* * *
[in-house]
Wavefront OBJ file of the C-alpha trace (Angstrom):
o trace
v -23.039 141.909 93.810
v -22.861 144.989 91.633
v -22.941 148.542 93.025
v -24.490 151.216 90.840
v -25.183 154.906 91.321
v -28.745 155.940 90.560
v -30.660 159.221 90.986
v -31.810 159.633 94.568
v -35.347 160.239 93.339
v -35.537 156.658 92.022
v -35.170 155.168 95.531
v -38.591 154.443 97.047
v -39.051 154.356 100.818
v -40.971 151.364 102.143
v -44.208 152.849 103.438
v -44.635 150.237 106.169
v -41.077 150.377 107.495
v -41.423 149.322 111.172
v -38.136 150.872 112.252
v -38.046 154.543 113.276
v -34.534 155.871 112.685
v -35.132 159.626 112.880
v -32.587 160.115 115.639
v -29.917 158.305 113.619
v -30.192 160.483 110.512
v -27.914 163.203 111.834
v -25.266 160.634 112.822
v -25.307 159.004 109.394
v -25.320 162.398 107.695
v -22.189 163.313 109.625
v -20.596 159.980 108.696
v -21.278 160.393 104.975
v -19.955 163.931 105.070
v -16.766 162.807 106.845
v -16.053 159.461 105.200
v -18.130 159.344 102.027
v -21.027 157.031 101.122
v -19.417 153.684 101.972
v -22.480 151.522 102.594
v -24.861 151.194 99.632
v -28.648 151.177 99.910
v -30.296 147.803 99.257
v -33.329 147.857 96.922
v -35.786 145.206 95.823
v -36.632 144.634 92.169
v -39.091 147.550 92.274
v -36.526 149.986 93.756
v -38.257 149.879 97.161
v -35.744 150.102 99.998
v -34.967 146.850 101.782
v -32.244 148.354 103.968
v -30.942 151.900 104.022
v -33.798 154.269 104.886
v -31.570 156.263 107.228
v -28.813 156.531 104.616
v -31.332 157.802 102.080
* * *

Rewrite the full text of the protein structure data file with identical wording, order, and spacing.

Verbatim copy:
[in-house]
Wavefront OBJ file of the C-alpha trace (Angstrom):
o trace
v -23.039 141.909 93.810
v -22.861 144.989 91.633
v -22.941 148.542 93.025
v -24.490 151.216 90.840
v -25.183 154.906 91.321
v -28.745 155.940 90.560
v -30.660 159.221 90.986
v -31.810 159.633 94.568
v -35.347 160.239 93.339
v -35.537 156.658 92.022
v -35.170 155.168 95.531
v -38.591 154.443 97.047
v -39.051 154.356 100.818
v -40.971 151.364 102.143
v -44.208 152.849 103.438
v -44.635 150.237 106.169
v -41.077 150.377 107.495
v -41.423 149.322 111.172
v -38.136 150.872 112.252
v -38.046 154.543 113.276
v -34.534 155.871 112.685
v -35.132 159.626 112.880
v -32.587 160.115 115.639
v -29.917 158.305 113.619
v -30.192 160.483 110.512
v -27.914 163.203 111.834
v -25.266 160.634 112.822
v -25.307 159.004 109.394
v -25.320 162.398 107.695
v -22.189 163.313 109.625
v -20.596 159.980 108.696
v -21.278 160.393 104.975
v -19.955 163.931 105.070
v -16.766 162.807 106.845
v -16.053 159.461 105.200
v -18.130 159.344 102.027
v -21.027 157.031 101.122
v -19.417 153.684 101.972
v -22.480 151.522 102.594
v -24.861 151.194 99.632
v -28.648 151.177 99.910
v -30.296 147.803 99.257
v -33.329 147.857 96.922
v -35.786 145.206 95.823
v -36.632 144.634 92.169
v -39.091 147.550 92.274
v -36.526 149.986 93.756
v -38.257 149.879 97.161
v -35.744 150.102 99.998
v -34.967 146.850 101.782
v -32.244 148.354 103.968
v -30.942 151.900 104.022
v -33.798 154.269 104.886
v -31.570 156.263 107.228
v -28.813 156.531 104.616
v -31.332 157.802 102.080